Season Five starts with Buffy begging Giles to take a more active role in her life, and while it would appear that the Dawn/Glory plotline features him in a more central role than, say, the Riley/Adam plotline, Season Five shows another significant drop-off in Giles's word count – almost 1300 words, to 6665 words. Fully 14 of the season's 22 appearances are minor. He never gets higher than number two and never gets more than 696 words in the Watchers' Council episode “Checkpoint” (a number three finish). The season finale, “The Gift”, is a number-two finish and could concievably have been Giles's final episode. It was, in fact, his last episode as a series regular.

Giles appears in eight episodes in Season Six: the first episode, a stretch of five from episodes number four to eight, and the final two. This includes “Two to Go”, at six words ('I'd like to test that theory') his smallest-ever word-count. Giles's final number-one occurs in this season, again at 582 (a small amount for a number one) only a few words more than Buffy, and again in an episode few could have predicted: the abovementioned amnesia-episode “Tabula Rasa”, which ends with him leaving on an airplane. At a total of 3637 words, Season Six represents Giles's smallest overall word count.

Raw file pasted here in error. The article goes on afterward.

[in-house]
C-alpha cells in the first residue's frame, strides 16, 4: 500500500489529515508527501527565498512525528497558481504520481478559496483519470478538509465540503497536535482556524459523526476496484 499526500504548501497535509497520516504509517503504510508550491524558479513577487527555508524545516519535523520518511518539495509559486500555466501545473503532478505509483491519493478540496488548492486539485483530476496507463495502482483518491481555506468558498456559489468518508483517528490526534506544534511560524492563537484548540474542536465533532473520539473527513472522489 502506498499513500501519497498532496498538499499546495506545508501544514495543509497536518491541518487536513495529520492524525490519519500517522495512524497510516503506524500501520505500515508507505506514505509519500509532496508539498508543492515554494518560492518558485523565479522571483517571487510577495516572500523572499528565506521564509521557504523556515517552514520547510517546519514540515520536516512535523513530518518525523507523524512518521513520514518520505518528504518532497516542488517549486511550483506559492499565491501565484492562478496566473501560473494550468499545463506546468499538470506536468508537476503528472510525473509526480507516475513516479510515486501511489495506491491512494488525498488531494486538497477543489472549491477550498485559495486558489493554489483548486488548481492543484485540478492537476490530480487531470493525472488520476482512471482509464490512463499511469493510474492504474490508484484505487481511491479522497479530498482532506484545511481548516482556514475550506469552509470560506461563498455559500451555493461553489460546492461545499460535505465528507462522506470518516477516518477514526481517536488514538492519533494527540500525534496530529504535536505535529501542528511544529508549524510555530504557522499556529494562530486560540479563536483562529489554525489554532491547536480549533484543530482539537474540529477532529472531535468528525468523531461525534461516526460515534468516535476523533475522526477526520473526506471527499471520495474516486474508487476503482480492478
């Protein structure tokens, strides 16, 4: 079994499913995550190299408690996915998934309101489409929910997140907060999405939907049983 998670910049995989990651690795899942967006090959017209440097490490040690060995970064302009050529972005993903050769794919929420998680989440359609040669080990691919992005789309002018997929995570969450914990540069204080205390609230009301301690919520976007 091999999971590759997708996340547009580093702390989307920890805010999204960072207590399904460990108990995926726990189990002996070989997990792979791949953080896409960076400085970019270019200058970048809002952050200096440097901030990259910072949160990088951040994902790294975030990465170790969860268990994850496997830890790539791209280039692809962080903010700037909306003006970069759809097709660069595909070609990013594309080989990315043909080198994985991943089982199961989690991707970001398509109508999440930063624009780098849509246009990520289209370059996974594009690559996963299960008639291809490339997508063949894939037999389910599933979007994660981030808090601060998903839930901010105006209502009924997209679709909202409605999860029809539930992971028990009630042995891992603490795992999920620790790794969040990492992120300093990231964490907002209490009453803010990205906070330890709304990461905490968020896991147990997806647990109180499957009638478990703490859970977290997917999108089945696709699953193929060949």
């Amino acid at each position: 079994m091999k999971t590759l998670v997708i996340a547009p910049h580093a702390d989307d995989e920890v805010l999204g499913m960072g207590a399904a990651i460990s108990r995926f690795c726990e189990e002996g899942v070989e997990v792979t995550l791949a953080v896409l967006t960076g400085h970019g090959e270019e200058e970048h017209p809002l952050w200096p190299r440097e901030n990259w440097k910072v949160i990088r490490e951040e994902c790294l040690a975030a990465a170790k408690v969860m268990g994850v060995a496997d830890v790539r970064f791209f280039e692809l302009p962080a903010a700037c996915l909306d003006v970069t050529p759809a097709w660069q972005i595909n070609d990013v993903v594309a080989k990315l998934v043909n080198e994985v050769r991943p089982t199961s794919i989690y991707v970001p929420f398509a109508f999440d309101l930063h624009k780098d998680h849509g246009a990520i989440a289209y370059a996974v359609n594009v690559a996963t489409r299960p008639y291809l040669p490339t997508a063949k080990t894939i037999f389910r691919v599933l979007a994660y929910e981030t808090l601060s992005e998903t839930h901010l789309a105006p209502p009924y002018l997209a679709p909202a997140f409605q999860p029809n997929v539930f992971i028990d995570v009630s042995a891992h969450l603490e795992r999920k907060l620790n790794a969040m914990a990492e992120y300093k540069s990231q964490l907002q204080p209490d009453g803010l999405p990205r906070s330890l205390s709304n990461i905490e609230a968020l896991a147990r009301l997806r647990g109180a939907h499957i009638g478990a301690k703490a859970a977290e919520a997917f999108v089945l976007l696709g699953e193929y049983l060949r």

Season Seven features a slight increase, at 3778 words, but over 13 episodes (well over half the season). In this overcrowded season, Giles only makes it onto the top five on five occasions, with two number twos in “Bring on the Night”, where he brings the first group of Potentials to Buffy's house, and “Lies My Parents Told Me”, which is by no means a 'Giles episode' yet still features Giles in a significant role as one of the three 'parents' who have been telling lies. Joss Whedon said he knew he couldn't kill off any of the 'core four' in season finale “Chosen”, so on that bus is Giles, ending the series by leaving Sunnydale. As he had already done so many times.
  • Overall ranking: #6
  • Ranking on Buffy: #4
  • Total words spoken on Buffy: 48,993
    • Season 1: 8372
    • Season 2: 10,410
    • Season 3: 8183
    • Season 4: 7948
    • Season 5: 6665
    • Season 6: 3637
    • Season 7: 3778
  • Total speaking appearances on Buffy: 121
    • Ranking #1: 3
    • Ranking #2: 23
    • Ranking #3: 23
    • Ranking #4: 15
    • Ranking #5: 15
    • Minor: 42
Enhanced by Zemanta

No comments:

Post a Comment